I love to nap.

Ten years ago, I would have complained that naps left me groggy and not feeling good, but as we’ve added children to our family and I’ve learned to juggle work and kids and other obligations, naps have become an important strategy in my toolbox.

There are really three different types of naps I love:

1. The car nap.

My husband and children will tell you that if you put me in a car for more than 30 minutes (and sometimes even on shorter drives), I will inevitably sleep. I just can’t help myself—the vibration of the car, the assurance that no one can hurt themselves, and the lack of a to-do list lulls me to sleep every time.

As I’ve become a more skilled napper (yes, believe me, this is a skill!), I’ve learned to nap through arguing from the backseat or fussiness from the littles. I’ll often hear what’s going on at the edge of my consciousness—or feel my sweet hubby straightening my neck so that other cars passing by don’t think I’m dead in the front seat!—but I can quickly fall back into deeper sleep and keep napping.

2. The cat nap.

This is really my favorite kind of nap. A 5-20 minute nap is the perfect amount of sleep when I’m feeling tired and unfocused, and it’s amazing how much that tiny nap can rejuvenate me.

Einstein reportedly used a key to achieve these quick cat naps, sitting in a chair with a key held in his hand over the floor. As soon as he drifted into sleep, his hand would release, and the key would drop, waking him up.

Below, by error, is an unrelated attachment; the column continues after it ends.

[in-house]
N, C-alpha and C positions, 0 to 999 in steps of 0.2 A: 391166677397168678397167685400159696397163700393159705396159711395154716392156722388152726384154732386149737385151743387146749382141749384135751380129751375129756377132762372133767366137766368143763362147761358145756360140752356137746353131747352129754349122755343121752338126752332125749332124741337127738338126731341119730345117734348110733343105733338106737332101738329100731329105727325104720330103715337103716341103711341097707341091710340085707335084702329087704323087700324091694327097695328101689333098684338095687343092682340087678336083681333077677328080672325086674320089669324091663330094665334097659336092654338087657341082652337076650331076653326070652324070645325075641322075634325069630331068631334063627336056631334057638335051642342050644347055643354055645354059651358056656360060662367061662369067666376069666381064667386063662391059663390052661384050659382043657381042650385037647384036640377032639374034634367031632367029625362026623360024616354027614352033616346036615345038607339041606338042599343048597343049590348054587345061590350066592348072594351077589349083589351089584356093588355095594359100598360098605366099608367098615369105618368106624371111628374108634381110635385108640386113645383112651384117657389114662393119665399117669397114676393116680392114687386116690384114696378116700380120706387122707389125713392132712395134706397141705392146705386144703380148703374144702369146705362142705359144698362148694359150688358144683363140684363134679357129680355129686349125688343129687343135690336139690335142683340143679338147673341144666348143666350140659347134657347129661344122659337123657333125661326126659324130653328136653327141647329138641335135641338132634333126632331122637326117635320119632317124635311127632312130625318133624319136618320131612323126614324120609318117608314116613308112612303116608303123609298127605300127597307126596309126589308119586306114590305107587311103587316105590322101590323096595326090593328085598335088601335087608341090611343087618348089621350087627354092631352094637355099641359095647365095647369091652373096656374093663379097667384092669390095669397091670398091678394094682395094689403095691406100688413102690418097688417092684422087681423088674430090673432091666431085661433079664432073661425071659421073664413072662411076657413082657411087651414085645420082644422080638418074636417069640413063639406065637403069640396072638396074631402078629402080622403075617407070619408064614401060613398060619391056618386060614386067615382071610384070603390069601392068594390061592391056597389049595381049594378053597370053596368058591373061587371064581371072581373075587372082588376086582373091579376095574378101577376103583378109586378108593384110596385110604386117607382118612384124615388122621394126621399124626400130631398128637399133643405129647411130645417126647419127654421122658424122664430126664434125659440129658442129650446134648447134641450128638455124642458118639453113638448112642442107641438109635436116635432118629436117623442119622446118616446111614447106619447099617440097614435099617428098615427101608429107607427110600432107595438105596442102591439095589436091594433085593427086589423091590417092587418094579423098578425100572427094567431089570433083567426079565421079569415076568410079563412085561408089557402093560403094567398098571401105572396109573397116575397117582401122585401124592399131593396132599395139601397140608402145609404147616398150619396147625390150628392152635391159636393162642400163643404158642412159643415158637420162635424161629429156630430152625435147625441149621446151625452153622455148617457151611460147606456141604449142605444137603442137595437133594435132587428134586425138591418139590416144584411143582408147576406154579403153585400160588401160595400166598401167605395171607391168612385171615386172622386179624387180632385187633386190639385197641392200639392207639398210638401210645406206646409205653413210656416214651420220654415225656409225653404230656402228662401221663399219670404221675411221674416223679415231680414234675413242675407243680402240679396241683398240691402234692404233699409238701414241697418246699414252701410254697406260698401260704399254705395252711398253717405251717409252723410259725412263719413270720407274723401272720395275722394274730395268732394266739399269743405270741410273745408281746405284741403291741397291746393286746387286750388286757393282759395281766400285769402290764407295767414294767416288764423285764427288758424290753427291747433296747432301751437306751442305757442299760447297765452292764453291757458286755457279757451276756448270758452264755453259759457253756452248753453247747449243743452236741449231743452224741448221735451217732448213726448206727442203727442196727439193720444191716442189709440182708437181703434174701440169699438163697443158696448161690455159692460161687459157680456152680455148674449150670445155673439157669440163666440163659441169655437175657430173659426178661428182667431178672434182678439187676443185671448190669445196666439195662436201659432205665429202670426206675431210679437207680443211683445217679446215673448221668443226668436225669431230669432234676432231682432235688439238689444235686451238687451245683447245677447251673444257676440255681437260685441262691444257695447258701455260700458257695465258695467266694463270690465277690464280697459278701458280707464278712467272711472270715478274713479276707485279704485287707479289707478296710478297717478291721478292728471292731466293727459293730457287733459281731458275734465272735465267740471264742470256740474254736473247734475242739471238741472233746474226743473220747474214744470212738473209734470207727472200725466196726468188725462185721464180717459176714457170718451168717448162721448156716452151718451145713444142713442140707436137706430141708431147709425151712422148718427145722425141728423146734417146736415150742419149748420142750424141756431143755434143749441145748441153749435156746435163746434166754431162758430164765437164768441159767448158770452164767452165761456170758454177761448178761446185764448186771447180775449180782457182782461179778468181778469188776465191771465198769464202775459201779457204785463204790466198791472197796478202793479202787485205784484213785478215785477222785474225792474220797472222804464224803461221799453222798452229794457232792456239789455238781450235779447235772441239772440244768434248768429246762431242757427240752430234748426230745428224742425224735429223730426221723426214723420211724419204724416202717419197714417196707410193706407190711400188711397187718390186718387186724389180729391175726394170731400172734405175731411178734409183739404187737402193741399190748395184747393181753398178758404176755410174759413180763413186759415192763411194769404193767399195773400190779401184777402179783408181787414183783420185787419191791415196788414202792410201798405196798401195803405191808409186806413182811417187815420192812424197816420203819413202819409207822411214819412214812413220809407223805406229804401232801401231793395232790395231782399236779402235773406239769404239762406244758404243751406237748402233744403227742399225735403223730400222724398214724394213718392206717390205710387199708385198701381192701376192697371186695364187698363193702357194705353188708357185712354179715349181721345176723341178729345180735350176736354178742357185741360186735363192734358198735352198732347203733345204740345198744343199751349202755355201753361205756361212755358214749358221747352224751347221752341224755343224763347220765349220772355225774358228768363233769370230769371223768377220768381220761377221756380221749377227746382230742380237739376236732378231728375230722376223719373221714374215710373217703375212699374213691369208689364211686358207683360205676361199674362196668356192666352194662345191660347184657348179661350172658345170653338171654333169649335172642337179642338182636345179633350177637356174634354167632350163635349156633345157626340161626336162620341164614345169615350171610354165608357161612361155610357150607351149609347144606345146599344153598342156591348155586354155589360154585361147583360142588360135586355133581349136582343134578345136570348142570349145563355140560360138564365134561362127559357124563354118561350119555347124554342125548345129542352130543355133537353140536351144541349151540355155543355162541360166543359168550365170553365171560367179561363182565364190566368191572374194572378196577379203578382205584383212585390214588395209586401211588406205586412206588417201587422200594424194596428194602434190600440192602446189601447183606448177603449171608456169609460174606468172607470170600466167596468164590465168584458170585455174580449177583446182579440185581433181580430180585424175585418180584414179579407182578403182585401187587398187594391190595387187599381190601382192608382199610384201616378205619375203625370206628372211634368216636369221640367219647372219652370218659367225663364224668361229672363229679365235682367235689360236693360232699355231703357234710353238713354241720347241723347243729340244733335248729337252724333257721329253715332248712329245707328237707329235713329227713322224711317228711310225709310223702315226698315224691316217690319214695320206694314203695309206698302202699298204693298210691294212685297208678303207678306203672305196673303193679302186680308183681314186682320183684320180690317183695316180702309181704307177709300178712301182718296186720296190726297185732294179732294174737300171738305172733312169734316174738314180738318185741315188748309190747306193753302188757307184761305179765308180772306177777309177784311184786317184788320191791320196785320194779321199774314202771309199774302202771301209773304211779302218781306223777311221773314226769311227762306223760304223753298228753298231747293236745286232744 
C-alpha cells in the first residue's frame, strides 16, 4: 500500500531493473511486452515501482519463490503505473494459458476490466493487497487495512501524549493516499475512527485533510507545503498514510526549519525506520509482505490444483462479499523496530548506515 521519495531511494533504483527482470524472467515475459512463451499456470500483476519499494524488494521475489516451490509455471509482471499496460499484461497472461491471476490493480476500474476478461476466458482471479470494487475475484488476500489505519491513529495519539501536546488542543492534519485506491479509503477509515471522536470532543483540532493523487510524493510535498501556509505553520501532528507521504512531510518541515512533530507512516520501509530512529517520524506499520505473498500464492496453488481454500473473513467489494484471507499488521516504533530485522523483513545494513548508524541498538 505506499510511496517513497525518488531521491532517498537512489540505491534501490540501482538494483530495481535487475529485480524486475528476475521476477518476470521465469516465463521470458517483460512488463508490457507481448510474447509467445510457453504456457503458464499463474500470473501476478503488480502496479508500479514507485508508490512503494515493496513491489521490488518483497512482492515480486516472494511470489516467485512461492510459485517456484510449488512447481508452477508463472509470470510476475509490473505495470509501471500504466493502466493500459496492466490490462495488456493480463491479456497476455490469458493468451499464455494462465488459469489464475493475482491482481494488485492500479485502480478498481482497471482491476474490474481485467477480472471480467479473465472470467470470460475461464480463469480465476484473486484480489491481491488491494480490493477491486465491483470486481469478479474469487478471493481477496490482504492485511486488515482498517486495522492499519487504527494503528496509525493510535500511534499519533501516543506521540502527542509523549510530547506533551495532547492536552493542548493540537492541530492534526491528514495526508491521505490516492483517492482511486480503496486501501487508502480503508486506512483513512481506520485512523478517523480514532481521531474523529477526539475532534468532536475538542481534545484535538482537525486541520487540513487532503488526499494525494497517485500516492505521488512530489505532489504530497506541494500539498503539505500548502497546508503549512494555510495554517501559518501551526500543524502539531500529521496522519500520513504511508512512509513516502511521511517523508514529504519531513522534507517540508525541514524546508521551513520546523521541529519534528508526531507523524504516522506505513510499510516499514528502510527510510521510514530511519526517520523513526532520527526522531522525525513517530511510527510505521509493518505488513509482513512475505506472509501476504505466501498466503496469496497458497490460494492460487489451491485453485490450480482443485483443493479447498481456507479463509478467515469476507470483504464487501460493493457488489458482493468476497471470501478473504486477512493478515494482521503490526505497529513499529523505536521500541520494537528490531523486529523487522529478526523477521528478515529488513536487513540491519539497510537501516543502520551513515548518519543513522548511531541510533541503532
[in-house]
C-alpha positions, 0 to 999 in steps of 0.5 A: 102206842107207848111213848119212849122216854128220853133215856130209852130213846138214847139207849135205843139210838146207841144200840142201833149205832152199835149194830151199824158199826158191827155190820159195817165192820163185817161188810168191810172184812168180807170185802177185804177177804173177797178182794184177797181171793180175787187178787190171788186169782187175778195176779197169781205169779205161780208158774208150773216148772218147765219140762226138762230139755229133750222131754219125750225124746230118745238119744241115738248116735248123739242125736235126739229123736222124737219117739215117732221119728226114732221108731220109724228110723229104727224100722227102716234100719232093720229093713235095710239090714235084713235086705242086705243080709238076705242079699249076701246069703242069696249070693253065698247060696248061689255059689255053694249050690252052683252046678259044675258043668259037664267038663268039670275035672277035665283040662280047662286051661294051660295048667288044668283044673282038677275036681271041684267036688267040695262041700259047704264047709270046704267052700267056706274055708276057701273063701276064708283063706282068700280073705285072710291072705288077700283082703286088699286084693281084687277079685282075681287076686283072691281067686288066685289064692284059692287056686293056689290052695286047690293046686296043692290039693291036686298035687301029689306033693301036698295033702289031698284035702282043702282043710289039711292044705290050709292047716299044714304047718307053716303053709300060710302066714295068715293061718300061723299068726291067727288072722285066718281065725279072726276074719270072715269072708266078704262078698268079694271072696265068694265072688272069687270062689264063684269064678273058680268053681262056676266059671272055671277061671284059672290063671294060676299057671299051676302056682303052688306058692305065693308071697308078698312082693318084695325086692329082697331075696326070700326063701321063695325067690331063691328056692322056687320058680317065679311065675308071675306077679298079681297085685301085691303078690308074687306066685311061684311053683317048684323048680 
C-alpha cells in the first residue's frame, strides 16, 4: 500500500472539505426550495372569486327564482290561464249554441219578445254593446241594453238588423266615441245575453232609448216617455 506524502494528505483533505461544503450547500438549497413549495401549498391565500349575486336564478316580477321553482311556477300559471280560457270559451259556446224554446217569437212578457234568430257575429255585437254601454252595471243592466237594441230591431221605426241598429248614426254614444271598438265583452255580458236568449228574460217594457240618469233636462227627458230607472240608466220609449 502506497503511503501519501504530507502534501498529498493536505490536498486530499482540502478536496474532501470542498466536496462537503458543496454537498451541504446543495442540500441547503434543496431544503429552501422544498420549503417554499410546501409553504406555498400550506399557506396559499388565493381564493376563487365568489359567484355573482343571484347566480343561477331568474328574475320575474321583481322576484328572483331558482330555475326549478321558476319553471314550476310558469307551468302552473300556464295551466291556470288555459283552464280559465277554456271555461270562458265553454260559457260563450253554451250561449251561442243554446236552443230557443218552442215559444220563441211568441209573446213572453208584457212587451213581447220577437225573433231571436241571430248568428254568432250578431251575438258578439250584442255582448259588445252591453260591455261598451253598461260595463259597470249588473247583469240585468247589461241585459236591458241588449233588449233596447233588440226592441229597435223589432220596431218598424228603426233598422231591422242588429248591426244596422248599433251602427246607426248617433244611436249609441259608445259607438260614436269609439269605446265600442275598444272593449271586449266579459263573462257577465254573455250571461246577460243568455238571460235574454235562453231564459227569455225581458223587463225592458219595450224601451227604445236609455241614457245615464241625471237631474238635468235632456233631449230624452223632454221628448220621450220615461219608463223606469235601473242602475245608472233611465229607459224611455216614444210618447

In my house, I don’t need a key since I have kids running around, and I have found that a short nap that ends as soon as it begins really does have an amazing effect on my energy, focus and creativity. Occasionally I’ll take a slightly longer nap while the kids are outside playing or watching TV, but I try not to go longer than 20 minutes most days since a short nap is less likely to make you groggy.

3. The Sunday-afternoon nap.

Occasionally, especially when I’m sick or very sleep deprived, I’ll lay down in bed with the fan on and take a several-hour nap. These naps often do leave me groggy, so I don’t do it often, but sometimes you just need to sleep and deal with the aftermath whatever it may be.

I know many people dread a nap because of the way it makes them feel afterward, and for those people I’d recommend the cat nap. Sometimes I do wake up feeling a little out of it, but it doesn’t last long, and the energy boost is worth enduring that feeling for a few minutes.

Other people don’t nap because they can’t fall asleep. If this is you, I recommend practicing until it comes easily. Wait until you’re at your sleepiest and take advantage of that feeling. Write down any “to-dos” before you try to nap so you don’t have to worry about forgetting them. Practice clearing your mind by thinking about nothing or remembering a special moment in your life. I like to think back through one of my children’s births. I know the stories well enough that they don’t require my concentration and so they help lull me to sleep fairly quickly.

ACTIVITIES & QUESTIONS

1. How do you feel about napping? Which of these three naps have you tried? Which do you enjoy? Which make you feel groggy?

2. If you’re not getting enough sleep or you hit an afternoon slump no matter how much sleep you get, try a cat nap (less than 20 minutes) each day this week and see if it makes a difference.

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